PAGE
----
Hudson Valley Parent

HVP January 2020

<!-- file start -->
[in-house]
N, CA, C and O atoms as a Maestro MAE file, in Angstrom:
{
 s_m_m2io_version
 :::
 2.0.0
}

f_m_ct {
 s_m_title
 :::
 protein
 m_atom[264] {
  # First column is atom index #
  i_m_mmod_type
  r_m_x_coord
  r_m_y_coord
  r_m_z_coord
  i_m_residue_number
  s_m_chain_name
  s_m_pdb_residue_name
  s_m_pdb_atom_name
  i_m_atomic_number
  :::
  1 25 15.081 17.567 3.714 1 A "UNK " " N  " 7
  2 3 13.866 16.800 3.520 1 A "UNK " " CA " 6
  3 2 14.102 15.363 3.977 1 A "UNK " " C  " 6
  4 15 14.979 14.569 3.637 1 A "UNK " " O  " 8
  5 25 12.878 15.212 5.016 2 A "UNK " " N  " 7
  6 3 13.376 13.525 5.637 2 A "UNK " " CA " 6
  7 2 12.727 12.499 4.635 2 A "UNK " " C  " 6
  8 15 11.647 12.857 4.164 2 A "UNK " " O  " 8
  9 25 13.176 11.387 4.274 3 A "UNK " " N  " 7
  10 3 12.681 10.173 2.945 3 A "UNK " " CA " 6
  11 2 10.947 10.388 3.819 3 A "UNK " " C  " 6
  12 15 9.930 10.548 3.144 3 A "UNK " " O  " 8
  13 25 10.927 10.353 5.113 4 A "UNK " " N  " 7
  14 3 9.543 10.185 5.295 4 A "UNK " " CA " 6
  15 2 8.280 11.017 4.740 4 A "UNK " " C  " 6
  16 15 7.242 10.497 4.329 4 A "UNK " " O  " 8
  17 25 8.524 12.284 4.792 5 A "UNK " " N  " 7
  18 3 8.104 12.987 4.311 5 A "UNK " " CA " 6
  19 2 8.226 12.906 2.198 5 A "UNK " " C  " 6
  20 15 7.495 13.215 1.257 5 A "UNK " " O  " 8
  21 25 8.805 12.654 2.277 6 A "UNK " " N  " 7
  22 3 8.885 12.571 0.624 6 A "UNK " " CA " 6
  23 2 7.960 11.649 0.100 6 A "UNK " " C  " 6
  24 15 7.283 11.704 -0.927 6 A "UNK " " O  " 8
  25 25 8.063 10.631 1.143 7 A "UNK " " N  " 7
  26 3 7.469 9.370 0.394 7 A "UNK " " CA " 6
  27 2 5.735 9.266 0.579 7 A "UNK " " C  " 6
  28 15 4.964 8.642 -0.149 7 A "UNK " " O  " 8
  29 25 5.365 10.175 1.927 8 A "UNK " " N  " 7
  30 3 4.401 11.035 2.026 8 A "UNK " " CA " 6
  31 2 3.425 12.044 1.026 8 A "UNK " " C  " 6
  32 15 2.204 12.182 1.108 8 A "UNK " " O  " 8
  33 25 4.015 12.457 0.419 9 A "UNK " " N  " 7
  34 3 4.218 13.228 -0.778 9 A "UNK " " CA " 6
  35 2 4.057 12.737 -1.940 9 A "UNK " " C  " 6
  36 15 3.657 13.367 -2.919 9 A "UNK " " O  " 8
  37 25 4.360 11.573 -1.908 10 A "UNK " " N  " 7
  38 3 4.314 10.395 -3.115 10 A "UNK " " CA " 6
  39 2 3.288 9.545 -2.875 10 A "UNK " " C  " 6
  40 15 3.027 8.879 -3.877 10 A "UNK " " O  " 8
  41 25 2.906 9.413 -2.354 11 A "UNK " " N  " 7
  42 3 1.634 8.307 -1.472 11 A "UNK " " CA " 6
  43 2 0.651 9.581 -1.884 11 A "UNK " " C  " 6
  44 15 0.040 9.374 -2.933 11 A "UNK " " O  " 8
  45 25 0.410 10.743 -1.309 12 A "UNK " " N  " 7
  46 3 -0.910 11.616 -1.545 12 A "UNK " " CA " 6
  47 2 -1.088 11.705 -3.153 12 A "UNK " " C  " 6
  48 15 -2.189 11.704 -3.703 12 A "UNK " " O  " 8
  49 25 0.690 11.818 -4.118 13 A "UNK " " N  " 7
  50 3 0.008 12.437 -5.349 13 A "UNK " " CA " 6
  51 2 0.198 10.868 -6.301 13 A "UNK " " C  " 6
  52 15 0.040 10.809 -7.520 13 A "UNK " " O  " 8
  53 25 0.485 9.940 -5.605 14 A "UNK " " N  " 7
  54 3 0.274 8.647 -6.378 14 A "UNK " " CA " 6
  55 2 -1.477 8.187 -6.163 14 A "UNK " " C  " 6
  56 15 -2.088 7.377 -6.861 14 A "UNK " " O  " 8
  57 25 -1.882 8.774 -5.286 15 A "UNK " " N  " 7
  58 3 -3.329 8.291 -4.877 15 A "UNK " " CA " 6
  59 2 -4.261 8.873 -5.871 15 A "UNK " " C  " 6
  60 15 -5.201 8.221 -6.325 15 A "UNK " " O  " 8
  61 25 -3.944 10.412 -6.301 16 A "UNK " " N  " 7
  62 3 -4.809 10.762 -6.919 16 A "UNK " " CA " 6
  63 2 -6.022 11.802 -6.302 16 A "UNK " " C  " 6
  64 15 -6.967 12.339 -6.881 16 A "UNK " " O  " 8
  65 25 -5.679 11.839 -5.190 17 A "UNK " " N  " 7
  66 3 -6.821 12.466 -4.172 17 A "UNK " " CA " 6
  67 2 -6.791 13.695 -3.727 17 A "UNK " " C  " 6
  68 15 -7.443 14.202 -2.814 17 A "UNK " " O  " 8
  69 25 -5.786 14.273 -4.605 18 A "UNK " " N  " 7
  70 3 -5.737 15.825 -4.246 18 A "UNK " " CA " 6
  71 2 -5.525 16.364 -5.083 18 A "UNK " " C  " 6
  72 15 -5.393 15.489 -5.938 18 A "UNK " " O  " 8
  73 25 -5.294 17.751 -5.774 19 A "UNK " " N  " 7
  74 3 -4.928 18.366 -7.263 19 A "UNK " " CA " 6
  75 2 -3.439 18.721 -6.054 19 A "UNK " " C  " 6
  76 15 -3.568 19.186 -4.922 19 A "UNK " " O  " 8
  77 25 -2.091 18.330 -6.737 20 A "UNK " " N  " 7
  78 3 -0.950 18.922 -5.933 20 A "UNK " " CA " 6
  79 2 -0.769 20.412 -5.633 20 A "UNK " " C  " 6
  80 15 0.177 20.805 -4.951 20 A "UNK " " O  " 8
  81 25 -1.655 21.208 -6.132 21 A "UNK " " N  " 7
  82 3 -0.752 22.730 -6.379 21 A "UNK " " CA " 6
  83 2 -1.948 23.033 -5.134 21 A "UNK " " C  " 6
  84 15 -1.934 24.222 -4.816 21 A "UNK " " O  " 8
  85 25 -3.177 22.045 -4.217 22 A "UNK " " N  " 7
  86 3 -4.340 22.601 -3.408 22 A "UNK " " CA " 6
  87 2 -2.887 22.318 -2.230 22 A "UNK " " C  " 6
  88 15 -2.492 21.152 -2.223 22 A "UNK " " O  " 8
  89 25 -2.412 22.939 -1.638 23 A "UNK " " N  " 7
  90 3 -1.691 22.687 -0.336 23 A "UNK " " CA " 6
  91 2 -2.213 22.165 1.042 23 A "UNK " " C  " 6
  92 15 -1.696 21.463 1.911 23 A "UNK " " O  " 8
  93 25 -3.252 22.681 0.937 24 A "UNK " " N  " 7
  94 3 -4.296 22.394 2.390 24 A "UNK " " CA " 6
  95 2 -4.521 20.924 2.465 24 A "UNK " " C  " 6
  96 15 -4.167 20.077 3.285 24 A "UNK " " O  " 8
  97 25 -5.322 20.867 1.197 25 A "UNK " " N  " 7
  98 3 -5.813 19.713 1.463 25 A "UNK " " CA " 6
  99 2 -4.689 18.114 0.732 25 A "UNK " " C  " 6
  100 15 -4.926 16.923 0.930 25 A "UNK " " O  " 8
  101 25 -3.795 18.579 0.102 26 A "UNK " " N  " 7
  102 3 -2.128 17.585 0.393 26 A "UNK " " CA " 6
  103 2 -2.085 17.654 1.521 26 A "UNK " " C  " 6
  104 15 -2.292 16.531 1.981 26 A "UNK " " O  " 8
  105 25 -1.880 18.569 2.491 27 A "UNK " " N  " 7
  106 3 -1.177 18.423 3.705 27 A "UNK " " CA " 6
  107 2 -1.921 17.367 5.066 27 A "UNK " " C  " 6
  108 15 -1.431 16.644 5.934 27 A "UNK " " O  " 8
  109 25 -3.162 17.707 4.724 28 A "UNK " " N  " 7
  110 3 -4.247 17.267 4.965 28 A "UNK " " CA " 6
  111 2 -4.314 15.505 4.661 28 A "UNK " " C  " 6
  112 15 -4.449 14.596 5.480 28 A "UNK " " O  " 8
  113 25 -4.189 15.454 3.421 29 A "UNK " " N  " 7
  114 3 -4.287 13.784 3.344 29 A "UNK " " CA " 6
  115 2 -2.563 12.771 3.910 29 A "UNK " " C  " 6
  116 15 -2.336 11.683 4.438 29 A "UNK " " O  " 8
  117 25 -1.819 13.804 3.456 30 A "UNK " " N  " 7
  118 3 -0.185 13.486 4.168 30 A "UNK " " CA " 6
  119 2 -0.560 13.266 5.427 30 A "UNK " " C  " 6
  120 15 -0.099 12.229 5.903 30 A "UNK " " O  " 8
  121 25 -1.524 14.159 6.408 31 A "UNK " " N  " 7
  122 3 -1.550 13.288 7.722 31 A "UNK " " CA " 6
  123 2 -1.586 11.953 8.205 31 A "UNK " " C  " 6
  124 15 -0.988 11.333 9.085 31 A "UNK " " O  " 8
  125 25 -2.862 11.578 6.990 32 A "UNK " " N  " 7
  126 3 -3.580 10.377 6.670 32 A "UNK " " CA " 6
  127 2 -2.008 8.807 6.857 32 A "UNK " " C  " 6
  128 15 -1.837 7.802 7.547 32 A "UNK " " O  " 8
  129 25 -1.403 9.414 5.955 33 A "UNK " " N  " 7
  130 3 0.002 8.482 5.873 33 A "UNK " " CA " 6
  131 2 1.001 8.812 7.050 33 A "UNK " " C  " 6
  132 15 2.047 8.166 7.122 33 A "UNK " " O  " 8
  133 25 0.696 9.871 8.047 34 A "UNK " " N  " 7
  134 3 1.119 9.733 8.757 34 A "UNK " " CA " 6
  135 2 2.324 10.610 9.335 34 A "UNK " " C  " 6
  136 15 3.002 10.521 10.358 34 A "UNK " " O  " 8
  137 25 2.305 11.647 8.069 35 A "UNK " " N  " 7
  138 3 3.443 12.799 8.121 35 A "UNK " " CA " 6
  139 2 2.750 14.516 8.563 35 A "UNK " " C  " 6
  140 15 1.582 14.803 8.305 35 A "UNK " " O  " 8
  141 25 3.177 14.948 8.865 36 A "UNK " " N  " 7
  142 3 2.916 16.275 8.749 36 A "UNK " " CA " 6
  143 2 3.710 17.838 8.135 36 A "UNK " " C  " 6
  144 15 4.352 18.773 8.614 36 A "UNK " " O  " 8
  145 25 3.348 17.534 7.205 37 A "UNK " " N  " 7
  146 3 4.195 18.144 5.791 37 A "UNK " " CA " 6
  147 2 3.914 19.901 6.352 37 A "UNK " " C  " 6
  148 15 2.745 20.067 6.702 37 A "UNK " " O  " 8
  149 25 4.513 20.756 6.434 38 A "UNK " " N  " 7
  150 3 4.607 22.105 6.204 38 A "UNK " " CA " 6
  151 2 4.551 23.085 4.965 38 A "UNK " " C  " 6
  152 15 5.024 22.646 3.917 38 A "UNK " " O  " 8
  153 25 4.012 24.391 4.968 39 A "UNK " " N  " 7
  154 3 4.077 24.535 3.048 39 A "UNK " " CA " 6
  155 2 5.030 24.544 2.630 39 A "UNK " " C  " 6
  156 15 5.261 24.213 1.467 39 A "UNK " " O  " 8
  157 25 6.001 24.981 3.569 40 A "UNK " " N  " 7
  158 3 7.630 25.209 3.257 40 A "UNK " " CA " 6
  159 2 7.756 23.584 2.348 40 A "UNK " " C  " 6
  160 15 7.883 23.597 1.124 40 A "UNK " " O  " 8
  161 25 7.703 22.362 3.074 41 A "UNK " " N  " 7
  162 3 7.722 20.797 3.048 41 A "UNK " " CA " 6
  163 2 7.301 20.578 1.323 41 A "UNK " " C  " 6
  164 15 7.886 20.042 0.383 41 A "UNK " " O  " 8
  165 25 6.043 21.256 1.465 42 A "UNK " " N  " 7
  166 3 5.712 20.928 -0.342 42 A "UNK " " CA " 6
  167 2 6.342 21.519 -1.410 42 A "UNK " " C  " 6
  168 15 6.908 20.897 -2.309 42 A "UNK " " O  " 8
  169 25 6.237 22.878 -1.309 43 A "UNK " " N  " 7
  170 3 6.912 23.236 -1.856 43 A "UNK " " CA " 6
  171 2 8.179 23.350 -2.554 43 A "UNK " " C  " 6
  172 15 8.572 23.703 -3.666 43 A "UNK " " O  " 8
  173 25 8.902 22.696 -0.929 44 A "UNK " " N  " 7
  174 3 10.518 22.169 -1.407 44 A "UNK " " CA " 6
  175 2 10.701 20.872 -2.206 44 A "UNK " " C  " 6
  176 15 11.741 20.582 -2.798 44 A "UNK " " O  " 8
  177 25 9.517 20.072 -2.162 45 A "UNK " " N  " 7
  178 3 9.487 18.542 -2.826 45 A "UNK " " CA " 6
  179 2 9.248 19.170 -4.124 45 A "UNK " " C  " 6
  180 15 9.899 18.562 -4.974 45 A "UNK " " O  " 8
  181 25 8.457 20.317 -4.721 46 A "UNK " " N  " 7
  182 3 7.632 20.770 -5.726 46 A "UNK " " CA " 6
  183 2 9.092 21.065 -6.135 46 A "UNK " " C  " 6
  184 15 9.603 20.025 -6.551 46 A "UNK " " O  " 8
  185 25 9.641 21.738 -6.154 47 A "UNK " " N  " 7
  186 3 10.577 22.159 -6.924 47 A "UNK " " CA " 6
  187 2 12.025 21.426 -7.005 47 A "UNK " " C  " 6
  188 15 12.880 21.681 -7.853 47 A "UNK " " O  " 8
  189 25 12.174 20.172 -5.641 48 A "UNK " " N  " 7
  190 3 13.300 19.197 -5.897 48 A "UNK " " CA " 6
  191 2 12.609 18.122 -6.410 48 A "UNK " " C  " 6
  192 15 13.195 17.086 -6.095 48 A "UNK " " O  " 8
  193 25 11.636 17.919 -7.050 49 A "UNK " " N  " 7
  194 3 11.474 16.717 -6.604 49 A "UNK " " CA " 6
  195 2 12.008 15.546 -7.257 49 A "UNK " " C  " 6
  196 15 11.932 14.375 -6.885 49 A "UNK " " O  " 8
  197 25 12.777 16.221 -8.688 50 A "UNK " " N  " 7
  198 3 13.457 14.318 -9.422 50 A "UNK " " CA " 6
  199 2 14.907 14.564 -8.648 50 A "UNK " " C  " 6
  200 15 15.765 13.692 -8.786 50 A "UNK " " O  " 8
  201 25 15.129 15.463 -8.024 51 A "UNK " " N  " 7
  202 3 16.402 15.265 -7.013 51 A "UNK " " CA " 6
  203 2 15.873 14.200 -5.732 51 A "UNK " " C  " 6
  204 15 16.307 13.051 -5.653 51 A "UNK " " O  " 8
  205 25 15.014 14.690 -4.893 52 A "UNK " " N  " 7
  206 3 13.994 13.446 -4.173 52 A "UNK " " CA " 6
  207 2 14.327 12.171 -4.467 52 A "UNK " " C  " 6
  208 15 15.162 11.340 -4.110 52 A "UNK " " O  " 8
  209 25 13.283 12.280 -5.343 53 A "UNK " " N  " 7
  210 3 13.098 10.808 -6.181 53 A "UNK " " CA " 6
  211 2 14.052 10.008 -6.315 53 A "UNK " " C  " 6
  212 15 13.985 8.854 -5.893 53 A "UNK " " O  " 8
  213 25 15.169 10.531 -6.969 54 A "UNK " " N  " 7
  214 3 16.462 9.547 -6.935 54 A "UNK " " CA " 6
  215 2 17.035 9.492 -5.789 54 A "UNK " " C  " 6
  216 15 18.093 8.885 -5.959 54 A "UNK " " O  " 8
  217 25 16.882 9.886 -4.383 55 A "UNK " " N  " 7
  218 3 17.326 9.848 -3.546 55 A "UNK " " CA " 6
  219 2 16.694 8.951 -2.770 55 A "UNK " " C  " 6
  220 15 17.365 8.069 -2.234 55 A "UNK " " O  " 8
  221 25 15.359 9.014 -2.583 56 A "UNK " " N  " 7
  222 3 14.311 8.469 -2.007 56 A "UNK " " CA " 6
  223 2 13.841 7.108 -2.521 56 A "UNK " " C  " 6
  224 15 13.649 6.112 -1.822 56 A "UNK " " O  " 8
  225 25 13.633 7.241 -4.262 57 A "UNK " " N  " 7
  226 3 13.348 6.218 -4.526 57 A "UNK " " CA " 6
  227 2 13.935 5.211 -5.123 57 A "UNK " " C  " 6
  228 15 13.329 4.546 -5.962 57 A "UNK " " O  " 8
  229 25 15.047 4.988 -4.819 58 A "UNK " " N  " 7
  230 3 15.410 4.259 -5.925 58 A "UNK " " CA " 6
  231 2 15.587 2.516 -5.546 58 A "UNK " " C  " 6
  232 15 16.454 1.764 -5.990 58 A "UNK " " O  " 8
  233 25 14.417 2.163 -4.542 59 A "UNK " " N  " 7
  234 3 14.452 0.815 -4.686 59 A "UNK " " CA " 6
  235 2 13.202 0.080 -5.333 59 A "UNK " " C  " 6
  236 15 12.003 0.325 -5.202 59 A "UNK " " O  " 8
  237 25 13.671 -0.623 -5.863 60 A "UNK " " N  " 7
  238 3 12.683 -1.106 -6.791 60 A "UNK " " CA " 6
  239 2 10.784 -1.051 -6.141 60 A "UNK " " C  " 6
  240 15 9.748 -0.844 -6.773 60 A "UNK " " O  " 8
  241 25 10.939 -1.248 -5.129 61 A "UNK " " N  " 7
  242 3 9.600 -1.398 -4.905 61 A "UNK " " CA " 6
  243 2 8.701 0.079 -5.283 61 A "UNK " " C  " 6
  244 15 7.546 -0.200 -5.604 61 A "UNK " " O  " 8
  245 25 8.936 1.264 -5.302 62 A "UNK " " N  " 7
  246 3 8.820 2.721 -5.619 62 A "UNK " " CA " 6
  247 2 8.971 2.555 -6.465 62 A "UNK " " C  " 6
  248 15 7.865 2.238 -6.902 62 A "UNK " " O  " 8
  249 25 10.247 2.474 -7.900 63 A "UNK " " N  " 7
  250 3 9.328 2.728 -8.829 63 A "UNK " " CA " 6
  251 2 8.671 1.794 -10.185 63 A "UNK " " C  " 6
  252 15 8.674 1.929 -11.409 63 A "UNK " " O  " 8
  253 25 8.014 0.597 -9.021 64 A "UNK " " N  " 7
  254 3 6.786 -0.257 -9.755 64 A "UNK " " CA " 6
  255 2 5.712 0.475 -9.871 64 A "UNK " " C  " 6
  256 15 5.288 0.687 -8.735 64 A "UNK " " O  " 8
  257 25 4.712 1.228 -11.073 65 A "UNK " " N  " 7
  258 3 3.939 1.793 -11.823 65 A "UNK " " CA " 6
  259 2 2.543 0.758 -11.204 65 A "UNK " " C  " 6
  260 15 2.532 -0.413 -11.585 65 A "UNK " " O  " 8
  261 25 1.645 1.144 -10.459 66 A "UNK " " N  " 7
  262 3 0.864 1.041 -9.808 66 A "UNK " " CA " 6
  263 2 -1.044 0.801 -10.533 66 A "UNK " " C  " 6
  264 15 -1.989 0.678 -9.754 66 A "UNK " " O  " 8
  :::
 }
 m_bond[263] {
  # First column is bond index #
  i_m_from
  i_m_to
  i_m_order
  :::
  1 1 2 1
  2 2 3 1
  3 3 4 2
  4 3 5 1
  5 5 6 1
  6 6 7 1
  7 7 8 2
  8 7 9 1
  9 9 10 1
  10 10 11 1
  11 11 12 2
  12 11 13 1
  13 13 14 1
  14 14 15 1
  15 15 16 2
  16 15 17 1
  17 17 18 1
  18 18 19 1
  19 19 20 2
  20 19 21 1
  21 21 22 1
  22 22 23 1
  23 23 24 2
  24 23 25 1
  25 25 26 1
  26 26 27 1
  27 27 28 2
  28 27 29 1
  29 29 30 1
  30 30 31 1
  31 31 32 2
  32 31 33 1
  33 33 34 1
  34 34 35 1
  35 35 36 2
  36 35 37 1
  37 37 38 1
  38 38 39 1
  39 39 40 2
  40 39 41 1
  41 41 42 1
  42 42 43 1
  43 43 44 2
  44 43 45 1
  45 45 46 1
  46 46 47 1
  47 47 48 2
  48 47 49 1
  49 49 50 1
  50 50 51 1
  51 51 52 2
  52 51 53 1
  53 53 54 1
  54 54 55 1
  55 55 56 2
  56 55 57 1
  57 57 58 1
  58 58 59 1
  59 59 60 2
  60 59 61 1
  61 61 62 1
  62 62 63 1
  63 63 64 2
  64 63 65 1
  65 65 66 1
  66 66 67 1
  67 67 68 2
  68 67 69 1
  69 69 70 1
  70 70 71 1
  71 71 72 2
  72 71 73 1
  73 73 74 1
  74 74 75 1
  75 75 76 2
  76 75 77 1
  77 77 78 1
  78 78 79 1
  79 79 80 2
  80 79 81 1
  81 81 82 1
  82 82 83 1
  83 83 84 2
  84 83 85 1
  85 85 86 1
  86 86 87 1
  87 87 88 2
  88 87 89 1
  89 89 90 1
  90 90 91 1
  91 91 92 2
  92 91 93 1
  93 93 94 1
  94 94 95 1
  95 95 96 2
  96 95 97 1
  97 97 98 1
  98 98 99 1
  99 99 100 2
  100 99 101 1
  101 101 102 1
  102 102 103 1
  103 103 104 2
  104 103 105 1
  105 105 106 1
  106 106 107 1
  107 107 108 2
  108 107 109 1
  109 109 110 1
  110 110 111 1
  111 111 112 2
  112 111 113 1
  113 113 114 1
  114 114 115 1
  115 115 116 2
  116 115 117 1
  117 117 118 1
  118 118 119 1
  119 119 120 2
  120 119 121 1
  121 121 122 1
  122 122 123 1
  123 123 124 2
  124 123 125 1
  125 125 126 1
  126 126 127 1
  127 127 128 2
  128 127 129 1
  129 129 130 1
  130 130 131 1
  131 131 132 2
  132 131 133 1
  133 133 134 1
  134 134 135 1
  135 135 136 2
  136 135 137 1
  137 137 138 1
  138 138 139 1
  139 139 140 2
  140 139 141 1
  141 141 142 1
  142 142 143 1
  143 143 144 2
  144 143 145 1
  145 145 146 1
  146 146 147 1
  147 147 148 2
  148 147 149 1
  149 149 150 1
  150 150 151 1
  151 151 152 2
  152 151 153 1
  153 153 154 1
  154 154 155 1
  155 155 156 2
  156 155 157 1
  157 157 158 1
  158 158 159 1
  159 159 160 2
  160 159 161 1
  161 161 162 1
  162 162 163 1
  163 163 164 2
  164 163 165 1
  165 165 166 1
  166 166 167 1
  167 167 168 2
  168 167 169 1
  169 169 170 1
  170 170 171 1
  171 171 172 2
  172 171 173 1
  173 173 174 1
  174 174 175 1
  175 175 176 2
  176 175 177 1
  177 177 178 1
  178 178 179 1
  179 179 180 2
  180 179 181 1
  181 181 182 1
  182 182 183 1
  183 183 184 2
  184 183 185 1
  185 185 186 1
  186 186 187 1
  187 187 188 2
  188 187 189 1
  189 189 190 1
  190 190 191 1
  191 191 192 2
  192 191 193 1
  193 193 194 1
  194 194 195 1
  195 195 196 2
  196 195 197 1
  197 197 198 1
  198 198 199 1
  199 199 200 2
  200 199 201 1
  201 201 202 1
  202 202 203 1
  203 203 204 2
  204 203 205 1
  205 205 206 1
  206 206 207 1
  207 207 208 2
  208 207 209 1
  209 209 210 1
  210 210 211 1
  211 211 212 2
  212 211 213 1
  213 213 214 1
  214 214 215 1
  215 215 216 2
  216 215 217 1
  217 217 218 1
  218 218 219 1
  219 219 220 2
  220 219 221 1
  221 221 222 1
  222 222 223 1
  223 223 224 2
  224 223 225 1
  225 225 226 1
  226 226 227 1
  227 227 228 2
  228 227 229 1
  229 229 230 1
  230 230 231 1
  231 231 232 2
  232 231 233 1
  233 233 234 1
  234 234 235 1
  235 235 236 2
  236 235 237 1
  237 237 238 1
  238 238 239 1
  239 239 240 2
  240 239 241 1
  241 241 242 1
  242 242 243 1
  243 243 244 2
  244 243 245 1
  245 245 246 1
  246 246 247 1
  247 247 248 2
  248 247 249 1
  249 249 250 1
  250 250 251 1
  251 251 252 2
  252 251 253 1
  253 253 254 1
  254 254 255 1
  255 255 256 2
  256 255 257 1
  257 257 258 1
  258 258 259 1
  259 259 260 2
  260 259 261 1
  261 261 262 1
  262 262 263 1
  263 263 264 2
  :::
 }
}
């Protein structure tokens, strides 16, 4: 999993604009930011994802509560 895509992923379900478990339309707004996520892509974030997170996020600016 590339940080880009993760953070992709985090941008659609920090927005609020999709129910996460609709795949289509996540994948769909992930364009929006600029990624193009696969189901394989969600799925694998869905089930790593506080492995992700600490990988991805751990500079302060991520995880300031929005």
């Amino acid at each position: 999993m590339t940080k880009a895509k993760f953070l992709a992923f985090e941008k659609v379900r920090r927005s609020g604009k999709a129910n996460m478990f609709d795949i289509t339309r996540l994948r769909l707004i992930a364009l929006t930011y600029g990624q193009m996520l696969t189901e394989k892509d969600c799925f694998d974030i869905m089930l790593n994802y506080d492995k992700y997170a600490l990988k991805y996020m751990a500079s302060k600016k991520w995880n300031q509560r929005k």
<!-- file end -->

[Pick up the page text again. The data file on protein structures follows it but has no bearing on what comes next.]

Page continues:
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24 Hudson Valley Parent n January 2020 and eighth-grade girls and some of their parents. The agenda centered on heightening the girls' self-aware- ness and personal connection to the world, with each session led by prominent women in the community and facilitated by AAUW members and college co-eds, all volunteers. Deborah Keesler of Pawling attended the conference with her seventh-grade daughter and a friend of her daughter's. It was the second time Keesler and her daughter par- ticipated in the event. "It's always nice to see a program for young women," said Keesler of the conference. "It's out of the ordinary and offers the opportunity for the girls to visit a college campus and meet women from all walks of life. It gives them a sense of (what's available) and is helping them build their place in the world. It all fits into a greater picture." By KAREN MASERJIAN SHAN S ocial media's ever-present eyes. Peer judgements. Stereotypes. By the time most girls in our society reach middle school, the pressures of prying eyes and unjust expectations has taken a toll on their self-esteem. Many are left with a diminished sense of their value and who they are, adversely affecting their ability to make and meet goals. In fact, seven-in-ten girls believe they are not good enough or do not measure up in some way, including their looks, performance in school and relationships with friends and family members, according to Real Girls, Real Pressure: A National Report on the State of Self-Esteem, commissioned by the Dove Self-Es- teem Fund. Lori Scolaro is co-chair of the Live Your Dream Girls' Conference, an annual event held by the Poughkeep- sie branch of the American Associ- ation of University Women and the Association of Women at Dutchess Community College (AAUW). "The conference provides a forum for girls of diverse background to nurture a vision for the future," said Scolaro, who works at the col- lege and is member of the AAUW. "Self-development is a big piece of how they can affect the world. A lot of times girls are fixed on beauty and clothes. The event is about help- ing them realize how much potential they have to affect the world just by being who they are." Held in November at Dutchess Community College in Poughkeep- sie, the daylong event included workshops and round-table discus- sions for about 75 sixth-, seventh- During the event's parent pro- gram, Keesler heard youth talk about their day-to-day lives, including their perspective on connecting with friends, family, communities and the world at-large via social media and their cellphones, around-the-clock. Keesler said that while her daugh- ter is self-directed and already has targeted a career involving aeronau- tics, she enjoyed connecting with the conference's leaders, mentors and other attendees. The event also re-affirmed her belief that that part of the world - her career choice - is accessible, reasonable and real. It also increased her awareness of STEM and other opportunities. As well, Keesler saw that her daughter's friend, blossomed as the day went on. "She came back full of energy," said Keesler. "She had the oppor- tunity to write in her journal and The pressure of perfection Support girls' goals with tools to build their self-esteem Middle-school girls participate in an empowerment exercise during the Live Your Dreams Girls' Conference in Poughkeepsie. Photo: Bonnie Auchinclos

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